Religious Freedom Advocate: “Iran’s Ruling Clerics are Followers of Machiavelli, Not the Mahdi”
In February 2016, a senior member of Iran’s ruling Shia Muslim clergy, Ayatollah Ahmad Jannati, welcomed the head of the Nation of Islam, American Minister Louis Farrakhan, as a guest of the Islamic Republic in what was later billed as one of the most open displays of religious hypocrisy by the Islamic Republic.
“Such blight complicity and duplicity should put to rest the Saudi-propagated myth that Iran is a Shi’a power,” author and religious freedom advocate Amir Soltani told the Center for Human Rights in Iran (CHRI) in an interview on September 30, 2017.
“Iran’s ruling clerics are followers of Machiavelli, not the Mahdi,” he added.
The Nation of Islam’s interpretation of the Islamic faith doesn’t just differ from the Iranian Shia interpretation; it categorically rejects the Iranian version. Indeed, the nation’s followers believe in a totally different “Mahdi”—a leader who will rule before the end of the world and restore religion and justice—than the Mahdi Iranian Shia Muslims believe in.
Jannati’s embrace of Farrakhan was remarkable given that religious minorities in Iran face persecution and prison time for following alternative belief systems.
Iranian Baha’i faith leader Mahvash Sabet was released from prison on September 28, 2017, after serving 10 years for her religious beliefs. However, while she was in Evin Prison, the leader of a religion with a fundamentally different interpretation of Islam was welcomed with open arms by a prominent Iranian Shia Muslim cleric.
As the chairman of Iran’s influential Guardian Council, the body of six clerics and six jurists that vets laws and elections for conformity with Islamic principles, Jannati has likened non-Muslims to “animals who roam the earth and engage in corruption” and led attempts to bar non-Muslims from serving in governmental positions.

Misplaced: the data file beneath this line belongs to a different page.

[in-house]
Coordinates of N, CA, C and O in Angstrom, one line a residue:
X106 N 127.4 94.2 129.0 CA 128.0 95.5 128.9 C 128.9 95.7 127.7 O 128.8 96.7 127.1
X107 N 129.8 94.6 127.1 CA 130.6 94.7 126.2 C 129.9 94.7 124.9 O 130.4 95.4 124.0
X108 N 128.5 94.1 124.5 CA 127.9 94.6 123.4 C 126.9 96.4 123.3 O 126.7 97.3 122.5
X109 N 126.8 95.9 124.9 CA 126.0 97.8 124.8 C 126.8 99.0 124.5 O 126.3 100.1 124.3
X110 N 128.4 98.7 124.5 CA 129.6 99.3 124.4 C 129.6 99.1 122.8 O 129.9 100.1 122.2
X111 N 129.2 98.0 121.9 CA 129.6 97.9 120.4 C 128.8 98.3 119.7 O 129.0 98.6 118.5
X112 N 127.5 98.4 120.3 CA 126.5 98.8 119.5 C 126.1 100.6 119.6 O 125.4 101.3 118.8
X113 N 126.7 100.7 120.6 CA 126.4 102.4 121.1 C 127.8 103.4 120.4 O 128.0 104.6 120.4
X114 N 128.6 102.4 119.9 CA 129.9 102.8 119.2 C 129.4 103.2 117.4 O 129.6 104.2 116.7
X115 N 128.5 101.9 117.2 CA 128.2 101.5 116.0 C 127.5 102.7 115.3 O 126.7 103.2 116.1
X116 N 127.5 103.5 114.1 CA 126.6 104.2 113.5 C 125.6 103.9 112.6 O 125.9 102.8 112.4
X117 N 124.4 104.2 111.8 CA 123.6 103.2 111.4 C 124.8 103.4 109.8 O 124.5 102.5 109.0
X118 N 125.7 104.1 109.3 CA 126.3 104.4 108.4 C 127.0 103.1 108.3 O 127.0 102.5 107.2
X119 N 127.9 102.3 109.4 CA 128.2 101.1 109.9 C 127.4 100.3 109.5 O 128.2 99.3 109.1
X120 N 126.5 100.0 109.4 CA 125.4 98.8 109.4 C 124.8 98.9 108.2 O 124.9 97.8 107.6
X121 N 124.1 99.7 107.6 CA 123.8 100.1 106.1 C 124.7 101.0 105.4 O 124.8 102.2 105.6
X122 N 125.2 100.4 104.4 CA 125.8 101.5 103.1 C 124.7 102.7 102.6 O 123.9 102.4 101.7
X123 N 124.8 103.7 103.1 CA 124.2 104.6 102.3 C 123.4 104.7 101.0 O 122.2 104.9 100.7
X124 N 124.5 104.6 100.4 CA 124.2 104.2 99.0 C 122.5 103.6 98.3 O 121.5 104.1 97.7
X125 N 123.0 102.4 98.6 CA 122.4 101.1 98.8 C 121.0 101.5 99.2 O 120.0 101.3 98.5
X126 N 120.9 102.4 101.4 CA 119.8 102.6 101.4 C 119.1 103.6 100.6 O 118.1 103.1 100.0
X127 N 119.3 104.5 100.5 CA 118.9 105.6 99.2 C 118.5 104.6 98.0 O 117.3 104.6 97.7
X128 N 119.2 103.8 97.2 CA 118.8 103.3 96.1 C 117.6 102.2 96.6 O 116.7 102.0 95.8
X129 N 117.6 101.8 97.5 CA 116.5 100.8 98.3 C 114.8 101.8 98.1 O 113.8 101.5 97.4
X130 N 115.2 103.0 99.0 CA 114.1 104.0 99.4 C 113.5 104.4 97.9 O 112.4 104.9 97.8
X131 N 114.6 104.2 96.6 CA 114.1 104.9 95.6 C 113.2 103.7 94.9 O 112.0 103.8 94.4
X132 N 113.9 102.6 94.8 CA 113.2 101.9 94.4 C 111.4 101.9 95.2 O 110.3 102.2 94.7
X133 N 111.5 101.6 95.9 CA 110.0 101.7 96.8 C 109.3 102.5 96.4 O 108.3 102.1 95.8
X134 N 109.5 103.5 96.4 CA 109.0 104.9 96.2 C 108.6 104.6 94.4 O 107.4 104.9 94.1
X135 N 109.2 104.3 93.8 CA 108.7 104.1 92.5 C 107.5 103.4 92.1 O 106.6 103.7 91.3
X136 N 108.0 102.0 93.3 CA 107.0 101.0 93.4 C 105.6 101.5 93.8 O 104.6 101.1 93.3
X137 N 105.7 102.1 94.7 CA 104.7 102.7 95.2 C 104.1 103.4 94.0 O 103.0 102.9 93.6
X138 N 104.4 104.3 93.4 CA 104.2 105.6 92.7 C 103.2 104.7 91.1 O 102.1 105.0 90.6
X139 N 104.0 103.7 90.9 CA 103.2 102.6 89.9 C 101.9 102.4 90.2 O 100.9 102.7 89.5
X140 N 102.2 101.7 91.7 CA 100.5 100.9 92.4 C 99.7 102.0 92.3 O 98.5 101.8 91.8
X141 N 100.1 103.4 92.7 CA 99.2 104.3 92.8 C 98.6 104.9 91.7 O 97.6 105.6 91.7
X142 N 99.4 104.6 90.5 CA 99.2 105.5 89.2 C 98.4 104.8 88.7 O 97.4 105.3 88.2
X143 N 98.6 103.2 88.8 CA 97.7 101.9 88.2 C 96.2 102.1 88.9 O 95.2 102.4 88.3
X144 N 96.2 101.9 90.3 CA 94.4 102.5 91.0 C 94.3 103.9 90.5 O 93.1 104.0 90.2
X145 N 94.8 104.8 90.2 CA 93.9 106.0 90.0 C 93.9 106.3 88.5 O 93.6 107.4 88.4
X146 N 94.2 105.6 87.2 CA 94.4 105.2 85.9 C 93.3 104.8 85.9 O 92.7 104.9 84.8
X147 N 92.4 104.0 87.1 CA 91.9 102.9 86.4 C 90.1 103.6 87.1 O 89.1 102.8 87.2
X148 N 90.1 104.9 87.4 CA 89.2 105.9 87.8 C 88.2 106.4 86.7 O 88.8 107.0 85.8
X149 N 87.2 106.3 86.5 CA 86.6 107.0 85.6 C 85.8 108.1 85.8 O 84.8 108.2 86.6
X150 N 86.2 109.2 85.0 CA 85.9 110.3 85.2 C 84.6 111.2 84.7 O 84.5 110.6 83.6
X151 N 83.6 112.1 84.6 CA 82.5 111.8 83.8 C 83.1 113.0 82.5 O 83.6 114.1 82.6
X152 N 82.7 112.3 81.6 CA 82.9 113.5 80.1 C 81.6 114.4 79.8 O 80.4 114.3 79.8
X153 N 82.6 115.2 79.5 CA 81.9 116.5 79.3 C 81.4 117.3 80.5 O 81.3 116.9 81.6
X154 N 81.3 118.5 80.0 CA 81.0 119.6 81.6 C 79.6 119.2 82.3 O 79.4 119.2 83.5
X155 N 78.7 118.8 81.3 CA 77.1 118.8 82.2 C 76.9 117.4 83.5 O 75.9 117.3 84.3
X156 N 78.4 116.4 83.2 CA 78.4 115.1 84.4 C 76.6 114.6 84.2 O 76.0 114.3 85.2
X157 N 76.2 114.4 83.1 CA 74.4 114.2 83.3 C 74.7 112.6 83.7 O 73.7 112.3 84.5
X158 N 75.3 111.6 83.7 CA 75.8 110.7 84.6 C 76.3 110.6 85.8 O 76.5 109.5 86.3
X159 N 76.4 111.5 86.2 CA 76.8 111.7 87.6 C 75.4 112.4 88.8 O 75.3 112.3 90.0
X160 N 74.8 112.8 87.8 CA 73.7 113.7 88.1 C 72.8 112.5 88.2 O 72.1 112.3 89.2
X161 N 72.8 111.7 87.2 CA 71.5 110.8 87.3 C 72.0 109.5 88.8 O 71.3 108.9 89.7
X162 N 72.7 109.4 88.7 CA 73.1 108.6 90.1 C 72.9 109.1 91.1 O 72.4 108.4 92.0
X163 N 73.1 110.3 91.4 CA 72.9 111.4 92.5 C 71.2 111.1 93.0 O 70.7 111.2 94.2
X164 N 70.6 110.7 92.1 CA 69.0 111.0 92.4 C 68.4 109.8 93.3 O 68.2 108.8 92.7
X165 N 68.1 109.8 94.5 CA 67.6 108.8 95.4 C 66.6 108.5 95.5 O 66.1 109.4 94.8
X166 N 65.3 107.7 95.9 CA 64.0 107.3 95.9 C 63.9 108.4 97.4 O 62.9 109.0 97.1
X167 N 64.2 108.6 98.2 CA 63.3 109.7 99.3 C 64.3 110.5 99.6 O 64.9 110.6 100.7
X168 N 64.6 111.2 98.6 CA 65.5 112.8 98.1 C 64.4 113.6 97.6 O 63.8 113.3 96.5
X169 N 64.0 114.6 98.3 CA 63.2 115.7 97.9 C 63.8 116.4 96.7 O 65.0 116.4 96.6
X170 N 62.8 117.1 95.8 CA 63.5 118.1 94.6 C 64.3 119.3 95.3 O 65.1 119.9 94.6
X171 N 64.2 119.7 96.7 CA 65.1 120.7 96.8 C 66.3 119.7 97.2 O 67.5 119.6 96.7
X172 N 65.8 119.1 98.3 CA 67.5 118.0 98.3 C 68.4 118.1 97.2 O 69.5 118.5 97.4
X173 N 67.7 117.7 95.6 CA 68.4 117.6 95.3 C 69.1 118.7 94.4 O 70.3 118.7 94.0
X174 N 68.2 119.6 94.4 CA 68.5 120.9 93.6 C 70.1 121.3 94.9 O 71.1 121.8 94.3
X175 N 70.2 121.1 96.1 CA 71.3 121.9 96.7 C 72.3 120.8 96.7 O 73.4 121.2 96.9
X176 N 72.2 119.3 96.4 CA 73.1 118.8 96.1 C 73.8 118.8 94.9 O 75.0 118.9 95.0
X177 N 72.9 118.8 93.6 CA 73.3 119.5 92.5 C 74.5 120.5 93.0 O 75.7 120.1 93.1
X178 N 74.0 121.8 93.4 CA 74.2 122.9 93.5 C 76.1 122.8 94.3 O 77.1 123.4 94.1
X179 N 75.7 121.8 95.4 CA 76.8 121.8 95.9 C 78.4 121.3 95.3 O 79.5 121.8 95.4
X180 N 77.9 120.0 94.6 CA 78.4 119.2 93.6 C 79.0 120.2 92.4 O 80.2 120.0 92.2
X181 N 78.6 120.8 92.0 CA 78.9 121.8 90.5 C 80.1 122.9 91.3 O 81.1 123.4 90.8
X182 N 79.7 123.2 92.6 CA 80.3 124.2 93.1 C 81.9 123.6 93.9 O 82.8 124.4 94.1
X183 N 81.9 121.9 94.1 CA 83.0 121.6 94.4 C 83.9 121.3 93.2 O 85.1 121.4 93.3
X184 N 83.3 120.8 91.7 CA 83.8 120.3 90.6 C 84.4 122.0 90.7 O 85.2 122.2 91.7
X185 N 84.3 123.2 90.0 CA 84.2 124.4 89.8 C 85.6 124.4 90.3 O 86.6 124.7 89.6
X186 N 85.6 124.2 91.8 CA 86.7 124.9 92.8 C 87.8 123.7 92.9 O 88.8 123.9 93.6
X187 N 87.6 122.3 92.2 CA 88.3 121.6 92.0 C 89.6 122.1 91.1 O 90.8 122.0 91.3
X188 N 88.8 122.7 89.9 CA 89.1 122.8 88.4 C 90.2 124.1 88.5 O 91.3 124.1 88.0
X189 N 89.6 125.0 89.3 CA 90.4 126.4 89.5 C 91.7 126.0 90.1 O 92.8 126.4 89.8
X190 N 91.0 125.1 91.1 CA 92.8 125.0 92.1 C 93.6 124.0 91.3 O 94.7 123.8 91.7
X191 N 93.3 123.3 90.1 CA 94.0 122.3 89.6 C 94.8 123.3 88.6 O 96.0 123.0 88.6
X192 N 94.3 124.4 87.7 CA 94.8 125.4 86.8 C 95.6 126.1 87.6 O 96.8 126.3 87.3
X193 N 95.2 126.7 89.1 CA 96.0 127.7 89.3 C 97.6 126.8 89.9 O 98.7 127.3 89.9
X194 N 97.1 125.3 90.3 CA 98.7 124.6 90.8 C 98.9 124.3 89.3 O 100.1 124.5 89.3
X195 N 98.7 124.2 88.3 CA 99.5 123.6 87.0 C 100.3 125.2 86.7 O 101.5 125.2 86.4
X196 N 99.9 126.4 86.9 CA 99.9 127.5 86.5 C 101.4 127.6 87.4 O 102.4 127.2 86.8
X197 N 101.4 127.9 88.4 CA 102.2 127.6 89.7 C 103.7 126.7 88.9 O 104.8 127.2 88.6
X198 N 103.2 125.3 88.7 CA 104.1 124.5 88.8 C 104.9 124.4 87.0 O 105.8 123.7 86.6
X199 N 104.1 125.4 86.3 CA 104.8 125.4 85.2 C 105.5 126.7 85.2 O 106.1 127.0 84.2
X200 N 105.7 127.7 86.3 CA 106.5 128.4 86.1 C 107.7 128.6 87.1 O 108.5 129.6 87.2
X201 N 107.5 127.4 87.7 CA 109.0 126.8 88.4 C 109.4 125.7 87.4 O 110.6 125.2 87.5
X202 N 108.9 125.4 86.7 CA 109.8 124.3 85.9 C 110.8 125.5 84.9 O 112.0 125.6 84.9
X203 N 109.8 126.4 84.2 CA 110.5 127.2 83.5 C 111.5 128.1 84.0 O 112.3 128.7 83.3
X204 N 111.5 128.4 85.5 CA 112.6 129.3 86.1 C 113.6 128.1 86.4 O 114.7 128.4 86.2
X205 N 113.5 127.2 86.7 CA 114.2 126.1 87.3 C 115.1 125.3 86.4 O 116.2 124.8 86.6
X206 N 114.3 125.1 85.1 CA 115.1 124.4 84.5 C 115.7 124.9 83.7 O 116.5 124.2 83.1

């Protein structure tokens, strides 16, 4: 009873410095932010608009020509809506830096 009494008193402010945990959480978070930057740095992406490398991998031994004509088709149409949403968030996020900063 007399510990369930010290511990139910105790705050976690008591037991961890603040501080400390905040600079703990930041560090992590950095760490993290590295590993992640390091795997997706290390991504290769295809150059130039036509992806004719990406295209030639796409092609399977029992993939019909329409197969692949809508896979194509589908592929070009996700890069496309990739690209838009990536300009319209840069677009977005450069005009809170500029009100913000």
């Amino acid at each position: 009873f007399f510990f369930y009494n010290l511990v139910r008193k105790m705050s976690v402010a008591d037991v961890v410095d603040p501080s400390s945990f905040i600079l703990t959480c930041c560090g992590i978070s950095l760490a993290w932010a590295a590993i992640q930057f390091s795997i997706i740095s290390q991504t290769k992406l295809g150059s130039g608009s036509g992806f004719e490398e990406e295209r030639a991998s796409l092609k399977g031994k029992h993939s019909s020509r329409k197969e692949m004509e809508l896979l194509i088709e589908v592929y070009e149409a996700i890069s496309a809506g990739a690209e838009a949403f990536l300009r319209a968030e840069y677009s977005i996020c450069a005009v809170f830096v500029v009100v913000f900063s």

“Iran persecutes religious minorities like the Baha’is on the grounds that their beliefs violate Shia doctrine, making them subject to severe persecution in Iran,” Soltani told CHRI.
“But at the same time, they’re celebrating the 37th anniversary of their Islamic Revolution with the Nation of Islam, which also hold views contrary to Iran’s Islamic Shia beliefs,” he said.
“The Nation of Islam told its followers that Minister Farrakhan had gone to Iran to teach Iranians about the ‘real’ Mahdi and to promote peace, tolerance and unity between Islamic nations and sects,” he added.
Although Article 23 of Iran’s Constitution states that “no one may be molested or taken to task simply for holding a certain belief,” several religious minorities in Iran, including Bahai’is, Christian converts and Sufi Gonabadi Dervishes are denied many basic rights for their beliefs as part of an ongoing persecution campaign.
Soltani has launched his own campaign, with the hashtag “JannatiGoodbye,” to raise awareness about the persecution of religious minorities in Iran.
“My goal is for someone in Iran to ask Ayatollah Jannati why the Islamic Republic celebrated its founding with the Nation of Islam’s American leaders and has not extended the same courtesy to non-Shia Iranians,” he said.
“Either they have to begin persecuting themselves as heretics or grant everyone the same religious freedom they exercise,” said Soltani.